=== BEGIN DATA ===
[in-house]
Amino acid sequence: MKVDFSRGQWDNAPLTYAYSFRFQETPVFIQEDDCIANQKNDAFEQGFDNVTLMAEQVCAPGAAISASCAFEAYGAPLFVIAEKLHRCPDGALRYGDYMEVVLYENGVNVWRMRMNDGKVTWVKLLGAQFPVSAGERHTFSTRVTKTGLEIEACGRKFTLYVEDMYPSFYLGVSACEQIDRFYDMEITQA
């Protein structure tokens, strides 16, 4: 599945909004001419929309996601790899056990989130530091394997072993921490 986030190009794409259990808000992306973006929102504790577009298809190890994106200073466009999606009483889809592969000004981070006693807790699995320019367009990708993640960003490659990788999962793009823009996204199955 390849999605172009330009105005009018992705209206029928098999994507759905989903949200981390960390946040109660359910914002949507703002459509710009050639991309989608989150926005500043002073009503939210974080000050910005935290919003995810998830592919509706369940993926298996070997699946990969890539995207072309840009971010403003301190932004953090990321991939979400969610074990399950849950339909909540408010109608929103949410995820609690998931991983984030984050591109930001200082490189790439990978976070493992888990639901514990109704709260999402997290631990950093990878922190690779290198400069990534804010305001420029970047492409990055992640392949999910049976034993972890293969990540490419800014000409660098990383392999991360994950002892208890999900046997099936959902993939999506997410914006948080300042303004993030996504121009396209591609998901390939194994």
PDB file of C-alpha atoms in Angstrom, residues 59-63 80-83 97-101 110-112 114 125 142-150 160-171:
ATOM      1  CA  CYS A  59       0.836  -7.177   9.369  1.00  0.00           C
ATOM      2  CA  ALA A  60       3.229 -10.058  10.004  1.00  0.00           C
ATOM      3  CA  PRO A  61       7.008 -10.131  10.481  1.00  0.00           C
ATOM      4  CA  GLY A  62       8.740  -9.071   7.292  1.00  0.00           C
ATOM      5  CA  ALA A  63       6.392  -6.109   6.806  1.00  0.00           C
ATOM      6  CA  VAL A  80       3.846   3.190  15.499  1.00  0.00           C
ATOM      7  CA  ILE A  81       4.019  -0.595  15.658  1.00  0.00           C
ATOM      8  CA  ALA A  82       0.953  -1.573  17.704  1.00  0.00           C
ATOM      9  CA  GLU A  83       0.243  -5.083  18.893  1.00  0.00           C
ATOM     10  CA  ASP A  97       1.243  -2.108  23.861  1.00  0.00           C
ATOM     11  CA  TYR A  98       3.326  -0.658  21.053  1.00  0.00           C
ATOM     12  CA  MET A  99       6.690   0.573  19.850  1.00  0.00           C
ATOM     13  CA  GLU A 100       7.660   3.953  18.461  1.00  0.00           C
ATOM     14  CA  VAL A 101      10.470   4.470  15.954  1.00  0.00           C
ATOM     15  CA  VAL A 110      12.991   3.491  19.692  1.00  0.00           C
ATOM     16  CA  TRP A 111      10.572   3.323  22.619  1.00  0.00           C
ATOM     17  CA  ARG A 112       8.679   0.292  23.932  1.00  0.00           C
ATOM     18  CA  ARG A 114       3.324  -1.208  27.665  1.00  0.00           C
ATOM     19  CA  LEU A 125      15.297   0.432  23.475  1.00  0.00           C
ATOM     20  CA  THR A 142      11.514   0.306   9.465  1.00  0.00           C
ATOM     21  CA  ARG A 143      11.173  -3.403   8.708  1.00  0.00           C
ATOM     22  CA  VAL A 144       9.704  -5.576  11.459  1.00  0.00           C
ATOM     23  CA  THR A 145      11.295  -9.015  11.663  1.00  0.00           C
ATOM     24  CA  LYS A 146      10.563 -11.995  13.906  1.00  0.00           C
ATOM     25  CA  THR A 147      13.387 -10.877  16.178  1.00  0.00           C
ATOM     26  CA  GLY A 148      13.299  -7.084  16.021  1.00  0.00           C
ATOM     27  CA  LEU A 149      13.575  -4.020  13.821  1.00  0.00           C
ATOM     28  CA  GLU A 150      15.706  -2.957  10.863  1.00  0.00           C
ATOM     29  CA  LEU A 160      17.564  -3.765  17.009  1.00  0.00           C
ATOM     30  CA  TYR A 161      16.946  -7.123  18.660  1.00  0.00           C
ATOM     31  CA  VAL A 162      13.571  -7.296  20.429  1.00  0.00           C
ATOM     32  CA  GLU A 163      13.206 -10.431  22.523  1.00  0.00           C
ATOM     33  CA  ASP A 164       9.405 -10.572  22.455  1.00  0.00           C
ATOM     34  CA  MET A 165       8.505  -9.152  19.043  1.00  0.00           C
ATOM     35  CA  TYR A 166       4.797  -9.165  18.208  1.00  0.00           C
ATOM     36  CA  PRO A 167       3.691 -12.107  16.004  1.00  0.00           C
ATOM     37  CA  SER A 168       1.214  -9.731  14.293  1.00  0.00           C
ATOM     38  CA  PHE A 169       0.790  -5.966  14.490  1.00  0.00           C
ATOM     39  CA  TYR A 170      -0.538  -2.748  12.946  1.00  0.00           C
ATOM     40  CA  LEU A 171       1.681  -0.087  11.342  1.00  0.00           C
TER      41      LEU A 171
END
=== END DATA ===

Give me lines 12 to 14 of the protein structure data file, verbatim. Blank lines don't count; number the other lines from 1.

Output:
ATOM      8  CA  ALA A  82       0.953  -1.573  17.704  1.00  0.00           C
ATOM      9  CA  GLU A  83       0.243  -5.083  18.893  1.00  0.00           C
ATOM     10  CA  ASP A  97       1.243  -2.108  23.861  1.00  0.00           C